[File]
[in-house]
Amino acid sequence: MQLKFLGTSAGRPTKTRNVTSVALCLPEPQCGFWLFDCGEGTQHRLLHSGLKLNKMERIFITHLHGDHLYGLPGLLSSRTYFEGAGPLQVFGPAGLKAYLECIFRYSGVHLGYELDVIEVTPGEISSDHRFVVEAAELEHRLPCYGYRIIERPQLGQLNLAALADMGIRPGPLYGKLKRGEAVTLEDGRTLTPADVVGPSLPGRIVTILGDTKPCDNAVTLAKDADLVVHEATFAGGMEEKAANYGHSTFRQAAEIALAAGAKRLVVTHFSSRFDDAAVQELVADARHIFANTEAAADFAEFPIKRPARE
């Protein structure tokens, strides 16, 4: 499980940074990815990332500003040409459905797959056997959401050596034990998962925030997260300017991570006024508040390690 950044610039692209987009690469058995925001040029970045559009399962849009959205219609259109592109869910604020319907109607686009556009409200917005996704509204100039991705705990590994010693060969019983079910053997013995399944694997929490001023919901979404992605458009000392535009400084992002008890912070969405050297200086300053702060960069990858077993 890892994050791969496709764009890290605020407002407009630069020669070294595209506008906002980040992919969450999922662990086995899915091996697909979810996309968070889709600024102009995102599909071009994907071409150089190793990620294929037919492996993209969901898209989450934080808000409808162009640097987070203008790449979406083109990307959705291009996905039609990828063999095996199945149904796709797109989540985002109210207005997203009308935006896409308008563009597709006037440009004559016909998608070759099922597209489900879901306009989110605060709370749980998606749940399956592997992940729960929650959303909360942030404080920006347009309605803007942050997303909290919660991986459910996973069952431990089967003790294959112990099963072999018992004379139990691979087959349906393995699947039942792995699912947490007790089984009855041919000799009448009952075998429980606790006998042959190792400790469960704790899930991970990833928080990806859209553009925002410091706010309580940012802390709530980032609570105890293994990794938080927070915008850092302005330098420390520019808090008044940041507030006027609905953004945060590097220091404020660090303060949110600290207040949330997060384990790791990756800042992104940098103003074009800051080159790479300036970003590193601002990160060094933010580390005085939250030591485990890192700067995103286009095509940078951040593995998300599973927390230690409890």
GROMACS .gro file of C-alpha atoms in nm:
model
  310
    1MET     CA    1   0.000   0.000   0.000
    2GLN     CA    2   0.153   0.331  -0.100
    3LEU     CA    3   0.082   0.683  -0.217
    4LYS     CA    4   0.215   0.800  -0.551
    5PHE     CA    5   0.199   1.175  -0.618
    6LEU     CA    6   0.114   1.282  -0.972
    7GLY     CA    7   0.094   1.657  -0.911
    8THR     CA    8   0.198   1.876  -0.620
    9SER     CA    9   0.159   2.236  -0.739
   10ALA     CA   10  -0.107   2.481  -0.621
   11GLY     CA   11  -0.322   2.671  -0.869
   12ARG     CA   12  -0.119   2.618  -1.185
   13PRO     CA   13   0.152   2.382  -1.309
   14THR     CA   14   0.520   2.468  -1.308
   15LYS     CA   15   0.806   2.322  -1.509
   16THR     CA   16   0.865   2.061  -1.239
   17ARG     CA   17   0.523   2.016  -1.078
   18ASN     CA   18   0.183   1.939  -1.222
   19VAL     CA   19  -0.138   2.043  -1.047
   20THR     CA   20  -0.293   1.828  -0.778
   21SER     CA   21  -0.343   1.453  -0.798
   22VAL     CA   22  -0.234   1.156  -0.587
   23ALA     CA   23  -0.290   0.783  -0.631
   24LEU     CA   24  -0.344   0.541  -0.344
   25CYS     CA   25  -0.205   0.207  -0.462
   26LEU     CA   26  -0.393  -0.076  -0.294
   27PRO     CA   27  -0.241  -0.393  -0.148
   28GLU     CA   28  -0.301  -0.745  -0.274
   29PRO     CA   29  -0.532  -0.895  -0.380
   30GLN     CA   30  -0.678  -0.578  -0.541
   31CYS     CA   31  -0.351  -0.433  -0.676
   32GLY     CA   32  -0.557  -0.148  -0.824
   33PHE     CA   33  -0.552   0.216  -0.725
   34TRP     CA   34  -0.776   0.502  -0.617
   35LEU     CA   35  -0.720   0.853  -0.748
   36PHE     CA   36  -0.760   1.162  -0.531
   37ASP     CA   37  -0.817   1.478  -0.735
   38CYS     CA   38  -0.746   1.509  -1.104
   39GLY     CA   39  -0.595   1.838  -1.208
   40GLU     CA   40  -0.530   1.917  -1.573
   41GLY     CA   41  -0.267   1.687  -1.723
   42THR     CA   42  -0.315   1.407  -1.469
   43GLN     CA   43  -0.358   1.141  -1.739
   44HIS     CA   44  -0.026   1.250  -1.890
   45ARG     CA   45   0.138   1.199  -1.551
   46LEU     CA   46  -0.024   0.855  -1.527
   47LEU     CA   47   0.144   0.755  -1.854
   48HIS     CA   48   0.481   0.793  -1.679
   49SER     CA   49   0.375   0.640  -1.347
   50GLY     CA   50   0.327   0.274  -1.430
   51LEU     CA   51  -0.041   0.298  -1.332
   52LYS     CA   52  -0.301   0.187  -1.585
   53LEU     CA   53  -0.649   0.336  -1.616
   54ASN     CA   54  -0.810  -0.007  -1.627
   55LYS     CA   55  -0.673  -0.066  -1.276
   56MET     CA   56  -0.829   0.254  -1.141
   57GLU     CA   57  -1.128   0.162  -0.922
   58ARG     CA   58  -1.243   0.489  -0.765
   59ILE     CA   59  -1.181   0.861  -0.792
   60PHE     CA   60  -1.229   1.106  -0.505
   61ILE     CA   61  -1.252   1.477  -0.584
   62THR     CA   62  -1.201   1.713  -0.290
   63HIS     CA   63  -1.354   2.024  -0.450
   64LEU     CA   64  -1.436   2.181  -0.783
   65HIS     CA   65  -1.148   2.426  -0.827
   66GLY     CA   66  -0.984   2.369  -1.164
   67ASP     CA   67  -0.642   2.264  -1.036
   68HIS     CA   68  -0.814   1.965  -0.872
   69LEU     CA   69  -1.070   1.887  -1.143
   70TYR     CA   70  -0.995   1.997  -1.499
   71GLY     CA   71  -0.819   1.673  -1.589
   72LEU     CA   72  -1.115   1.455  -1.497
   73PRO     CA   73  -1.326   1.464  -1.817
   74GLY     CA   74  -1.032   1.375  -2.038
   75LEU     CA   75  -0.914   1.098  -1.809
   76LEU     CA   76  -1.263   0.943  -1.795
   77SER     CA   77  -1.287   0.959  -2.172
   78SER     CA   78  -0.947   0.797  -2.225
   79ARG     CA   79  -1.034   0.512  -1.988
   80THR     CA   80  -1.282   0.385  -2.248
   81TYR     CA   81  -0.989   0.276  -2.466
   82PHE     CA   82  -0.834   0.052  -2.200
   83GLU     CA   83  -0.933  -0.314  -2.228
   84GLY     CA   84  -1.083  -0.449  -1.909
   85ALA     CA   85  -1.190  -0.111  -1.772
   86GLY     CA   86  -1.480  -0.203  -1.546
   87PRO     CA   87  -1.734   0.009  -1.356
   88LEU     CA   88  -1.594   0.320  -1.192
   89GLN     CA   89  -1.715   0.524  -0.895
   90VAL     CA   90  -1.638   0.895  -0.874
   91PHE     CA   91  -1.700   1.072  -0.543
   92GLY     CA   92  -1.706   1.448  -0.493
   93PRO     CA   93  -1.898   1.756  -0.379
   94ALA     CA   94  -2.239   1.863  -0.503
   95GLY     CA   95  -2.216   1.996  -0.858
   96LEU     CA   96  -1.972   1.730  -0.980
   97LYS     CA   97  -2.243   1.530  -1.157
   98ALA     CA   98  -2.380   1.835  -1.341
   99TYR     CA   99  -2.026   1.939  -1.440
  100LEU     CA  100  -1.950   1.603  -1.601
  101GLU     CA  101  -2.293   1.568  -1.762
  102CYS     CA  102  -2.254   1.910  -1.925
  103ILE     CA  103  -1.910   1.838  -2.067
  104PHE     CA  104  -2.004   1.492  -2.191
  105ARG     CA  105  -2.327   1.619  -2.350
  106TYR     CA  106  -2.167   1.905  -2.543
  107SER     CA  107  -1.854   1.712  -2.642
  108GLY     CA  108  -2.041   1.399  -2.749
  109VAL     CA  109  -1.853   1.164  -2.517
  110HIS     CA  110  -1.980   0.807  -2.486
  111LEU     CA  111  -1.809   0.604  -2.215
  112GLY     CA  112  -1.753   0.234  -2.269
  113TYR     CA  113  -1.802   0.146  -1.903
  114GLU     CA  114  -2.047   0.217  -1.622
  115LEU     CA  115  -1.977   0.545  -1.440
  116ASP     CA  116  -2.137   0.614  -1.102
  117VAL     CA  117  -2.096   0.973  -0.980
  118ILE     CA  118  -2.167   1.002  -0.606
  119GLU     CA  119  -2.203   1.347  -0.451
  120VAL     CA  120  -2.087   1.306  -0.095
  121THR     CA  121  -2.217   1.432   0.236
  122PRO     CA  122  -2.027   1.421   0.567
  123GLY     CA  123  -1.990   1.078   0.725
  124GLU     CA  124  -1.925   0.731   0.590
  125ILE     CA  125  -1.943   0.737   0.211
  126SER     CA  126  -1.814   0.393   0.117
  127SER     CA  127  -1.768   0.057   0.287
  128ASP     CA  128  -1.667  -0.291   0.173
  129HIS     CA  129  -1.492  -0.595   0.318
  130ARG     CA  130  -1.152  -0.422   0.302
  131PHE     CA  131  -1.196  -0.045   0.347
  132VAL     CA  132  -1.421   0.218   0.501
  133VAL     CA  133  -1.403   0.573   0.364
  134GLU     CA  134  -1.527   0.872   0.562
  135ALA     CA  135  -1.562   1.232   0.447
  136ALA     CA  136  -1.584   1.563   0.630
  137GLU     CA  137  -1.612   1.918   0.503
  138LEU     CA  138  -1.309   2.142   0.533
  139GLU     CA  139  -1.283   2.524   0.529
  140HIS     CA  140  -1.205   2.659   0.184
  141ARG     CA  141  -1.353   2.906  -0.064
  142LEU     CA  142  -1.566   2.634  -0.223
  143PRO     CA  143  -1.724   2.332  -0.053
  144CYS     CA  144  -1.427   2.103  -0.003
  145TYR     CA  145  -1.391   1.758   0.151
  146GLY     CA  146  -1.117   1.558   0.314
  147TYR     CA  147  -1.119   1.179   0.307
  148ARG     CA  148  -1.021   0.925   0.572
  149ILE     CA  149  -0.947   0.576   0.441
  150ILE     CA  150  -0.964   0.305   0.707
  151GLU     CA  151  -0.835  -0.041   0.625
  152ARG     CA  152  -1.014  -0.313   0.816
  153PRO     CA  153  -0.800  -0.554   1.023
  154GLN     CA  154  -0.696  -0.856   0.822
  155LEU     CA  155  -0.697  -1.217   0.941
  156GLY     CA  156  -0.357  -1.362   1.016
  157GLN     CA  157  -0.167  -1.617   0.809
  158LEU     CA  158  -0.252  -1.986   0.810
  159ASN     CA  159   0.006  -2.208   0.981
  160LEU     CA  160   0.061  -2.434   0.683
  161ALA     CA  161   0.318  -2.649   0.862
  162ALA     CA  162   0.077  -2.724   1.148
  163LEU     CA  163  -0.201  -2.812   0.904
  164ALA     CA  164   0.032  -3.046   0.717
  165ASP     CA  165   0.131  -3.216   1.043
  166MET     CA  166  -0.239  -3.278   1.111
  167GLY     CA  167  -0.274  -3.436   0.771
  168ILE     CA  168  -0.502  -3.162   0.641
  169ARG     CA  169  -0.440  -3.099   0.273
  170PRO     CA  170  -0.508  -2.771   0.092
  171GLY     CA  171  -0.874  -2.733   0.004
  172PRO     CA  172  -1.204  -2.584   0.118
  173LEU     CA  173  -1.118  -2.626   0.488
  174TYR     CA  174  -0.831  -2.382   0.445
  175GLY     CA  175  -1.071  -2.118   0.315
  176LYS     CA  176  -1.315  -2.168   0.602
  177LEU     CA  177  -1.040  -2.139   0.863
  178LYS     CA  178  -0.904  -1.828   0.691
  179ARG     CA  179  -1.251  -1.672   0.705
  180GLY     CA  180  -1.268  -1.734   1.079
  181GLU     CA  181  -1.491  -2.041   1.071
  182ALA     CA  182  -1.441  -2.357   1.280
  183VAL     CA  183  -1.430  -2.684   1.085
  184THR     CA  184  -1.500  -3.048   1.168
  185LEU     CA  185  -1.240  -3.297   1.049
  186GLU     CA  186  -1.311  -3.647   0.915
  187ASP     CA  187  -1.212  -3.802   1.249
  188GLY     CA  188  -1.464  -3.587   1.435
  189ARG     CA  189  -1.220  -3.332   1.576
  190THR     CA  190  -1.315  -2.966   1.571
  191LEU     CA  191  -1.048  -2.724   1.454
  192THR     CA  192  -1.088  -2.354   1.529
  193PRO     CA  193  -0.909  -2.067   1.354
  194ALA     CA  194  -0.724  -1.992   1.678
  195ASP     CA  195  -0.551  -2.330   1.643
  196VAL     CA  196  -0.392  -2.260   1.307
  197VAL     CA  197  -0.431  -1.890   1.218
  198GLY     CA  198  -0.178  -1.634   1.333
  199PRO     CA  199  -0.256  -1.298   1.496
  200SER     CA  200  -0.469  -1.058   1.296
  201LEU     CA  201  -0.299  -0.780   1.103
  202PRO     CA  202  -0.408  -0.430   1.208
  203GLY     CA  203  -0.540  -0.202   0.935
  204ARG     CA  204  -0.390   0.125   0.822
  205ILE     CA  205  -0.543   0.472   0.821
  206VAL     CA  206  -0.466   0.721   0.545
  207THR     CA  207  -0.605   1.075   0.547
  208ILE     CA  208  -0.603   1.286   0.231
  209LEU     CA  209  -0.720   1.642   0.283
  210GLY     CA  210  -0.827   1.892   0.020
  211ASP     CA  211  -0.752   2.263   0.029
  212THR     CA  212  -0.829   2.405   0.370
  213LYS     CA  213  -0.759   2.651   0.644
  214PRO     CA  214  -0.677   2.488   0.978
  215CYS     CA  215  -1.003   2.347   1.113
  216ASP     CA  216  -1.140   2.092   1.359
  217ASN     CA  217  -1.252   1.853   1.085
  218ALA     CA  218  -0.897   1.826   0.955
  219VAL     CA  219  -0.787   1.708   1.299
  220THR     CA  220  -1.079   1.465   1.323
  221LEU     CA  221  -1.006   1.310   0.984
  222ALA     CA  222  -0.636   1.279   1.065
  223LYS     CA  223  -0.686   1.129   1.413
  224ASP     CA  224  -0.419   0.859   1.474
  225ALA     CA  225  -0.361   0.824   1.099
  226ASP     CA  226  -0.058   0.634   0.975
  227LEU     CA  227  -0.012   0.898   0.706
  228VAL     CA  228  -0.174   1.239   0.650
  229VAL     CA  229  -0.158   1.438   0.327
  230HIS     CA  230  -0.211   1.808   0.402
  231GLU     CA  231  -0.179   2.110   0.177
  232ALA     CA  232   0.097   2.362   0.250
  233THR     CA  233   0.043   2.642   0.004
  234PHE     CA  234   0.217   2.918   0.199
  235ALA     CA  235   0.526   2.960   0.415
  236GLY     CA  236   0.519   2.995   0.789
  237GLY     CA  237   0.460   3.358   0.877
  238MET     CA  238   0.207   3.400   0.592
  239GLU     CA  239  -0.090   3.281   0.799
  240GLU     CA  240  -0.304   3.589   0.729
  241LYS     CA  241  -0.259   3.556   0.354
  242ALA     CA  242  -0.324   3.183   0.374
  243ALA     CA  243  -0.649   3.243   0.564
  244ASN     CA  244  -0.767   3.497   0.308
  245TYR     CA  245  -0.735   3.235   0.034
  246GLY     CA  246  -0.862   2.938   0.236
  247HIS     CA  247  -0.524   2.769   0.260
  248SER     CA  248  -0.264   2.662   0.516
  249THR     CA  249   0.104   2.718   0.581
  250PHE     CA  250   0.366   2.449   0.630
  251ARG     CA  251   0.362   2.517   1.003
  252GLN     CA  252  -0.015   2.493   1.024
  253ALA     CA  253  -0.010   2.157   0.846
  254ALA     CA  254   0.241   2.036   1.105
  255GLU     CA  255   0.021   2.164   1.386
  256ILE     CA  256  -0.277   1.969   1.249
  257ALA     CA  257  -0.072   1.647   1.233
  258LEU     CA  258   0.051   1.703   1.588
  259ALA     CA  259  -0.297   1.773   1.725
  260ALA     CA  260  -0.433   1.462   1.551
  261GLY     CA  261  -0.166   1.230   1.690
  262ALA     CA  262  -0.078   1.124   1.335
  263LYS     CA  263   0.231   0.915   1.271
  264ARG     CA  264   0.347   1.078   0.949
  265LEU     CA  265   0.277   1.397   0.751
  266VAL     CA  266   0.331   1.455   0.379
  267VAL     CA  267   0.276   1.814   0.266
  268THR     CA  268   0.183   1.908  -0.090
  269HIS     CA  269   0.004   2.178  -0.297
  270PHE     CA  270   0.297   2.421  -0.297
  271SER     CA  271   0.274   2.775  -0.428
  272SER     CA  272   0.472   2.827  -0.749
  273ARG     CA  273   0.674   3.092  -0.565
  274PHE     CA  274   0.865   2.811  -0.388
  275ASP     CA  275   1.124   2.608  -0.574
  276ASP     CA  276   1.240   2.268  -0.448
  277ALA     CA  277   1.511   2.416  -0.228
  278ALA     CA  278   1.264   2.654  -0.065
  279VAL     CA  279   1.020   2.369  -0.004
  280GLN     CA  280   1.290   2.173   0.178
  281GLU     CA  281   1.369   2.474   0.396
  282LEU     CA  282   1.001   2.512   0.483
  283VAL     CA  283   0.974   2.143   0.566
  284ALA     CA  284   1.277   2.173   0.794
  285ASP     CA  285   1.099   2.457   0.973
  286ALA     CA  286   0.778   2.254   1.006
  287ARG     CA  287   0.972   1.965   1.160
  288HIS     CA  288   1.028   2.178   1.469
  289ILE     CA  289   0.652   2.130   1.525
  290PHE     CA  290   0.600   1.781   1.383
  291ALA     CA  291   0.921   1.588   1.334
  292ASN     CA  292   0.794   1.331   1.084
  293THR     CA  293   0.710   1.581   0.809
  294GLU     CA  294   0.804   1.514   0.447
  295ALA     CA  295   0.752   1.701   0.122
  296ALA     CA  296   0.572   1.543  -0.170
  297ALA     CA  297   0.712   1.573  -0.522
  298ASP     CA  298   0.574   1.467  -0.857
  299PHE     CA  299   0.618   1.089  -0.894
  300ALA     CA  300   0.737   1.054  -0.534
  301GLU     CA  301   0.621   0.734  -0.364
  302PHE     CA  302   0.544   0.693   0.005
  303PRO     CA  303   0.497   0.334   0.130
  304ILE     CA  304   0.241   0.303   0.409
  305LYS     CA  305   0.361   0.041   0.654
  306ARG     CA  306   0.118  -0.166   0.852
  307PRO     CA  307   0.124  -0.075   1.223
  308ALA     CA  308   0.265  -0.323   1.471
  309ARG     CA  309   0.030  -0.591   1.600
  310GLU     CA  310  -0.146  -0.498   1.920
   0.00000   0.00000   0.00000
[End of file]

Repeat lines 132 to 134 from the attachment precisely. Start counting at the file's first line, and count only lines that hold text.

  126SER     CA  126  -1.814   0.393   0.117
  127SER     CA  127  -1.768   0.057   0.287
  128ASP     CA  128  -1.667  -0.291   0.173